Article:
Poland celebrates the 25th anniversary of the founding of the Solidarity movement Wednesday. Some Poles say the highest unemployment and among the lowest wages in the European Union provide little reason to celebrate.
Events include a mass at the Gdansk shipyard, where leader Lech Walesa and fellow workers set up the trade union.
Among foreign leaders due to attend are EU Commission head Jose Manuel Barroso and German President Horst Koehler.
Within months of its establishment, Solidarity had become a national political movement claiming 10 million members.
But not everybody thinks the anniversary is a real holiday.
“We ask ourselves what Solidarity has brought us over the last 25 years,” said Andrzej Mielcarz, 66, a retired clerk from Tomaszow Mazowiecki in central Poland, in an interview in Warsaw. ``We see that we are free, but freedom in our case means a complete lack of any control.''
With wages just 20 percent of the region's average, many Poles question the merits of a decade and a half of free-market economics and the benefits of joining the EU last year. Solidarity, the local protest at the Gdansk shipyard that became a mass movement, forcing the communist government to negotiate, has struggled to build on its initial success, Bloomberg reminds.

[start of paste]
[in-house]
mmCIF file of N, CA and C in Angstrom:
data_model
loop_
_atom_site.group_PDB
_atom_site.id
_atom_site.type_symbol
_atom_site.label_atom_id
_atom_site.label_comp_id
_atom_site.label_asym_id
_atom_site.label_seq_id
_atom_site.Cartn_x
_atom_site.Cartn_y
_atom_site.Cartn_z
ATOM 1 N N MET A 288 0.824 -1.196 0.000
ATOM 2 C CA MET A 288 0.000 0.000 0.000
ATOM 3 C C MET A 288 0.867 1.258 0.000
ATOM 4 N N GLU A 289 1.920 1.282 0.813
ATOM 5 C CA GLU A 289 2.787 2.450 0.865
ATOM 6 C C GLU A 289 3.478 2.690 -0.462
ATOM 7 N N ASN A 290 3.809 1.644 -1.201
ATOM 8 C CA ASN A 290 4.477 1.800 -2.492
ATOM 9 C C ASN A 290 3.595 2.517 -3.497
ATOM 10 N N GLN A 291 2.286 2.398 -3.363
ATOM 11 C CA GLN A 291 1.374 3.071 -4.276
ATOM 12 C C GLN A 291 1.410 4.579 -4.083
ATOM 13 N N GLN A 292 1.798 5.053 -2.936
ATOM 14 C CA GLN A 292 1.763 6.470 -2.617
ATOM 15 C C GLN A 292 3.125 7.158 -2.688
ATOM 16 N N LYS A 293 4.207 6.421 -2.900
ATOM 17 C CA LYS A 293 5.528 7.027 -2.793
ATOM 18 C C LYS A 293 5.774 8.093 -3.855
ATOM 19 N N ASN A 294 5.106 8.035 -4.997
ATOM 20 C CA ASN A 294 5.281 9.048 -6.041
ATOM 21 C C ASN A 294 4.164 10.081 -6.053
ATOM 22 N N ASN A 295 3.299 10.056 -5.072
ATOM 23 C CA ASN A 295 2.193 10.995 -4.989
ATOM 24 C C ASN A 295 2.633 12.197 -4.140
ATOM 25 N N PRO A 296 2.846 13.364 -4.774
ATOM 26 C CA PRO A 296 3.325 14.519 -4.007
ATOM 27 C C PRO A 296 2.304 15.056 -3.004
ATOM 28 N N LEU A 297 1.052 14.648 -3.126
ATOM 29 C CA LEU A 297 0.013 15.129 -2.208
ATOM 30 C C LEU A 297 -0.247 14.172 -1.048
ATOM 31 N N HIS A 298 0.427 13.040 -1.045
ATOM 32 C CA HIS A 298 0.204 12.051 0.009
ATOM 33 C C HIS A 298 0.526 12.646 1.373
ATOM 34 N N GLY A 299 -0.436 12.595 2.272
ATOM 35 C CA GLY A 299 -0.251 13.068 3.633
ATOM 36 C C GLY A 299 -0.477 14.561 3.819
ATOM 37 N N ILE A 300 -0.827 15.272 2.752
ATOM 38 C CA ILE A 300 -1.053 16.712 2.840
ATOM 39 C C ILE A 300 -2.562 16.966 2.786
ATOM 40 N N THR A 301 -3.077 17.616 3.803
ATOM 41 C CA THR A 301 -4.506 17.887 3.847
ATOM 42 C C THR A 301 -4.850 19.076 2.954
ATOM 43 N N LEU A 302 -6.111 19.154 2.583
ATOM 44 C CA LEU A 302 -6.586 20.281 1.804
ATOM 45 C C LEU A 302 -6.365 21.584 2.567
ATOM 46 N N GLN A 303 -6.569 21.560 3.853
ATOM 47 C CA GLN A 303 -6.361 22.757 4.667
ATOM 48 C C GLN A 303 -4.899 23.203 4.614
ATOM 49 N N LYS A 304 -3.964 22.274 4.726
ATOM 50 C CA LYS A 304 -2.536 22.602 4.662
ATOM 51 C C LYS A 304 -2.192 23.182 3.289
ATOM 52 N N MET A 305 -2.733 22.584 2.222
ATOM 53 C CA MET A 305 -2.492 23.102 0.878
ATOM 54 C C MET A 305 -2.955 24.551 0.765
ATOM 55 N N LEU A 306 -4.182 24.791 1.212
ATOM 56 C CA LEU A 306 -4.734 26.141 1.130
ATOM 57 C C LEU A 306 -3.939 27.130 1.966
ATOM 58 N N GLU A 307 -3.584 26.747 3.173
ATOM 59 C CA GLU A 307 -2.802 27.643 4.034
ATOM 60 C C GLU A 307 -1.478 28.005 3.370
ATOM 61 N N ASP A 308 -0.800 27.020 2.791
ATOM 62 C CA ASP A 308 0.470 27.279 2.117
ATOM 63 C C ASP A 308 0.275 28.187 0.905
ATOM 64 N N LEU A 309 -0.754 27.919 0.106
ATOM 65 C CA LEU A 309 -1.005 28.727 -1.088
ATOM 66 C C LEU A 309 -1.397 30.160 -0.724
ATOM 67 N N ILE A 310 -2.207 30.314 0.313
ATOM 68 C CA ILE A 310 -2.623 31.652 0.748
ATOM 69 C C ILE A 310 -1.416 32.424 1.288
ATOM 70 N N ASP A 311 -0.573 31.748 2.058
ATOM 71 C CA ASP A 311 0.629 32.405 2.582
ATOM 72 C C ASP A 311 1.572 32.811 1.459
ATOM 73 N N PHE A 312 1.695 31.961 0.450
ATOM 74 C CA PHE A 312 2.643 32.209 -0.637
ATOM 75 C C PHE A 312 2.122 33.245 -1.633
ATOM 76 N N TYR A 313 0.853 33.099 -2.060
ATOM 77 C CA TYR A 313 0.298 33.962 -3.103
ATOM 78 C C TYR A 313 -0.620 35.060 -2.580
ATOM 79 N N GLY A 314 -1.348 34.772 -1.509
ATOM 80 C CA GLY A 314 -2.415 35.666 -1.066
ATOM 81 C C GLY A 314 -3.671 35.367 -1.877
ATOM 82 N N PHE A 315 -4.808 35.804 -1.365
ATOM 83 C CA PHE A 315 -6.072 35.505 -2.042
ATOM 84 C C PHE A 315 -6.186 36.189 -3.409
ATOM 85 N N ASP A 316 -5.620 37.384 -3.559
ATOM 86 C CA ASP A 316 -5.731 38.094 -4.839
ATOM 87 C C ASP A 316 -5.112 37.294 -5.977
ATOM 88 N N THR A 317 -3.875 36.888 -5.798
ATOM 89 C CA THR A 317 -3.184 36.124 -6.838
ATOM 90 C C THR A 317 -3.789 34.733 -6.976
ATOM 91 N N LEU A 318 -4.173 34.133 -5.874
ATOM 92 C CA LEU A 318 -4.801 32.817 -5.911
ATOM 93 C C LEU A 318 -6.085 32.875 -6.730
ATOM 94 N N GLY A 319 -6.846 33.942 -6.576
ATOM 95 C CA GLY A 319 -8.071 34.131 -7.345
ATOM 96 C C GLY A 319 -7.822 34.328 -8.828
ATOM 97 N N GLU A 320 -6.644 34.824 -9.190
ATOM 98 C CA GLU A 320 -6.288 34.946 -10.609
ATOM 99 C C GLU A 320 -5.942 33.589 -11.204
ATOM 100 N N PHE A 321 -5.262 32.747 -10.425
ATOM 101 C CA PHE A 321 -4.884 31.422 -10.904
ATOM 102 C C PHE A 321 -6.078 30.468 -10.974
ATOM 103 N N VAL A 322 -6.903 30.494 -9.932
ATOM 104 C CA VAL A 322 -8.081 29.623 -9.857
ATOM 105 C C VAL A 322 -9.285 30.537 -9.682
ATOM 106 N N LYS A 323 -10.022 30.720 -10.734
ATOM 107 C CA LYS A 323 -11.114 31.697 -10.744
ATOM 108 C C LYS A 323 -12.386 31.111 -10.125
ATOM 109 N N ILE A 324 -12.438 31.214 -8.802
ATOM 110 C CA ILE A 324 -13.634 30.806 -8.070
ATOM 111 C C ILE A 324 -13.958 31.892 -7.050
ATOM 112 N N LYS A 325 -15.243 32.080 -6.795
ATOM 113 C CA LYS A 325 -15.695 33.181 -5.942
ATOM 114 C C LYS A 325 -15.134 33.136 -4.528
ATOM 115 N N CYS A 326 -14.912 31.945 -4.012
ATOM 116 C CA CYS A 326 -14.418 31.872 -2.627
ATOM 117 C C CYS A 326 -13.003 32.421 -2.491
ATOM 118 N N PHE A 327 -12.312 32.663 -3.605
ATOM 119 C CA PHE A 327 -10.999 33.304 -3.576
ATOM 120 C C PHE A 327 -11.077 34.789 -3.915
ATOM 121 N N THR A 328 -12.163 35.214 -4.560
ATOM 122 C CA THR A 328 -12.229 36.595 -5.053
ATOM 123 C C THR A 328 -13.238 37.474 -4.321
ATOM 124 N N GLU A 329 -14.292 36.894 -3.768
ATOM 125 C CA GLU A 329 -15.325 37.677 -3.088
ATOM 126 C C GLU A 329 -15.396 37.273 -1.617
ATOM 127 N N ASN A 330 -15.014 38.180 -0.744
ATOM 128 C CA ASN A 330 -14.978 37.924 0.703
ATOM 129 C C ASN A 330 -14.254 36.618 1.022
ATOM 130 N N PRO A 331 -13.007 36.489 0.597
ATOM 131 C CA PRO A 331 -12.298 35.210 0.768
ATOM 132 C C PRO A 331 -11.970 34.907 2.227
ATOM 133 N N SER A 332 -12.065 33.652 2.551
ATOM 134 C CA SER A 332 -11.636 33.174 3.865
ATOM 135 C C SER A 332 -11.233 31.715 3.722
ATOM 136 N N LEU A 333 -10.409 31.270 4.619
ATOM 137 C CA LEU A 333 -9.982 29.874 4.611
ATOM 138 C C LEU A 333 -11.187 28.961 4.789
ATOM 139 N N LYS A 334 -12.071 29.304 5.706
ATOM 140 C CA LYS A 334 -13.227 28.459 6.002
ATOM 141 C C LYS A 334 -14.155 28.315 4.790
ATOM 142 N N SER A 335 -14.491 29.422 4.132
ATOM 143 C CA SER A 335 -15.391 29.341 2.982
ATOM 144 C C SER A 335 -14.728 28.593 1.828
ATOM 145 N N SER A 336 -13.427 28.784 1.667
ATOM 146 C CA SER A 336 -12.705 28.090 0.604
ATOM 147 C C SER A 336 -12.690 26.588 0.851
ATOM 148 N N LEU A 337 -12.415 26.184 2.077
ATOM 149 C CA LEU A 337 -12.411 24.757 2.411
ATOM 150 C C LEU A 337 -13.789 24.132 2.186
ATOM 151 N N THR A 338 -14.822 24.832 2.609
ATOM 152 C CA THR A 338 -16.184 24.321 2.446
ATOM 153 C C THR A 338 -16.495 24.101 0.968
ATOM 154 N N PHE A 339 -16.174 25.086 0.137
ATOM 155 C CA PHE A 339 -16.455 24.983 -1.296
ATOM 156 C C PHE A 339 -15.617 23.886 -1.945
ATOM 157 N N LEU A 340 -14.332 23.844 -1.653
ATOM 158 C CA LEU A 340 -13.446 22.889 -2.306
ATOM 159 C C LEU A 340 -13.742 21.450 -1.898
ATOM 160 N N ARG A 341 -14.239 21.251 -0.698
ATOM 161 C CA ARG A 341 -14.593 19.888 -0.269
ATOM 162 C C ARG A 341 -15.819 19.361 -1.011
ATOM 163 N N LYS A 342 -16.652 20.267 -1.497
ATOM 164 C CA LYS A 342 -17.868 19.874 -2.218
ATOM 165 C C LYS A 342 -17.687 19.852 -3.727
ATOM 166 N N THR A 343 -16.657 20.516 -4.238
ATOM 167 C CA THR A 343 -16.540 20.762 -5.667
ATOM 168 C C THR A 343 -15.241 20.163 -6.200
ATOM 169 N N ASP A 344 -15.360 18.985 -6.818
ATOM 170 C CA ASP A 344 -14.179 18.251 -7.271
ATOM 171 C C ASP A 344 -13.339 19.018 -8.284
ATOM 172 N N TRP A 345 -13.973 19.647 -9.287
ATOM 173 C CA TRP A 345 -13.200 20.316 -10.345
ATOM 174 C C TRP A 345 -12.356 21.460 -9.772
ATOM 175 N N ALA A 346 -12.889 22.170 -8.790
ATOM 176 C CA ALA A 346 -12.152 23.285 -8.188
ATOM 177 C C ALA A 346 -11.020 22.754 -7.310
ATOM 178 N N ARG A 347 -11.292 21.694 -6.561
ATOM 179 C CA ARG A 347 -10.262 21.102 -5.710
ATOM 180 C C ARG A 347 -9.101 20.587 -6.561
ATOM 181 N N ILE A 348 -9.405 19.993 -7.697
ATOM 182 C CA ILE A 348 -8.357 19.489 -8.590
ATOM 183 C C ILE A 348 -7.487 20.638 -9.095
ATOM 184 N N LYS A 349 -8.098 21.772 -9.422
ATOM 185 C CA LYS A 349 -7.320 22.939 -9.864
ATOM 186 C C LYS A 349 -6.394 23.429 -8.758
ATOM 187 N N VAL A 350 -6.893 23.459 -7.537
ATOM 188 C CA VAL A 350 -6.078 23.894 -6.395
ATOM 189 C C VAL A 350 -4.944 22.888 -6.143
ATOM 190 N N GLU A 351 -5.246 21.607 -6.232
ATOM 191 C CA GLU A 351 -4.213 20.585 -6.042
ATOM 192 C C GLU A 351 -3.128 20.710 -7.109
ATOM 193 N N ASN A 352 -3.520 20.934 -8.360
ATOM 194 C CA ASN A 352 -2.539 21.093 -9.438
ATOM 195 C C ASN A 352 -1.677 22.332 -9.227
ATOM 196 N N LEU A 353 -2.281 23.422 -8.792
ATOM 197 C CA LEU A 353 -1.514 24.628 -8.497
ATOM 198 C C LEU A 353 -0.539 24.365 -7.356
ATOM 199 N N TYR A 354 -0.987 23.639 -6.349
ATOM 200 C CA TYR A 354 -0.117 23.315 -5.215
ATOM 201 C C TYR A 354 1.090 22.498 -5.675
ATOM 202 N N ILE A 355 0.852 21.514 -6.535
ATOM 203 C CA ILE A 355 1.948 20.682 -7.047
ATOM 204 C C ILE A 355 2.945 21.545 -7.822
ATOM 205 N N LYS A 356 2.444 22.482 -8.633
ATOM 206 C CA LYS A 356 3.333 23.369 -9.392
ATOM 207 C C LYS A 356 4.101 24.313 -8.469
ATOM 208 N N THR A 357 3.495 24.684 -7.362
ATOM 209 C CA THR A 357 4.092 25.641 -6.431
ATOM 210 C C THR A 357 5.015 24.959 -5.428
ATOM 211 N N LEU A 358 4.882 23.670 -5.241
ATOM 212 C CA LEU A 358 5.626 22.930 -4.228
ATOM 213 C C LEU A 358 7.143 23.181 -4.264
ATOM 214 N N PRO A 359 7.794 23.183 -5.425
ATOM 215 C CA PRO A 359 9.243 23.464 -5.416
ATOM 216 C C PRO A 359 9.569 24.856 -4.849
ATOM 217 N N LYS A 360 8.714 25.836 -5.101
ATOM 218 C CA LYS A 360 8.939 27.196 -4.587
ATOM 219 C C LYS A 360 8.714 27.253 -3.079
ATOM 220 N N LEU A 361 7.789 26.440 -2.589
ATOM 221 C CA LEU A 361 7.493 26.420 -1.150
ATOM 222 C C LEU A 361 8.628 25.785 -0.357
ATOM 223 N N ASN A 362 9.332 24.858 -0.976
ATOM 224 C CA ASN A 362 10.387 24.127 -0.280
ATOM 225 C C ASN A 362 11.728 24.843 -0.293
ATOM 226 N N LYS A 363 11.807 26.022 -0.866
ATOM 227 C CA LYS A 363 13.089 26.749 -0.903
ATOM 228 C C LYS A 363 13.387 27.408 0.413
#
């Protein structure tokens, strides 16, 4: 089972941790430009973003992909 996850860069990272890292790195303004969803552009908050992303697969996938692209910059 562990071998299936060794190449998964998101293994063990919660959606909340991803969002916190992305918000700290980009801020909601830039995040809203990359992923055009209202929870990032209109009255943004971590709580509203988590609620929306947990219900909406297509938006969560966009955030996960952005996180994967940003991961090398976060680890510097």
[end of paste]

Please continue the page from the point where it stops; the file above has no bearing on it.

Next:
“There is a blanket trust in the so-called free hand of the market, money is wasted on bureaucracy, laws aren't properly implemented and corruption and crime are on the increase,” said Mielcarz, whose monthly pension is around half the average salary of 2,507 zloty ($755) in July.
Nine turbulent years later, Solidarity leaders negotiated the end of communism and a few months later, the Berlin Wall fell.
A quarter of a century after the movement's birth, an open-air mass at the gate of the Gdansk shipyard should be the highlight of three days of celebrations.
Up to 20 heads of state are to join Solidarity members and former activists at the ceremony on Wednesday morning, to be led by the Archbishop of Krakow.
The mass marks the role played by the Roman Catholic Church in toppling communism, particularly that of Poland's Karol Wojtyla, then newly elected as Pope John Paul II.
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One must have noticed that pro-Western democracies on the territory of the former USSR tend to collapse very quickly, even though their Western preachers are always stable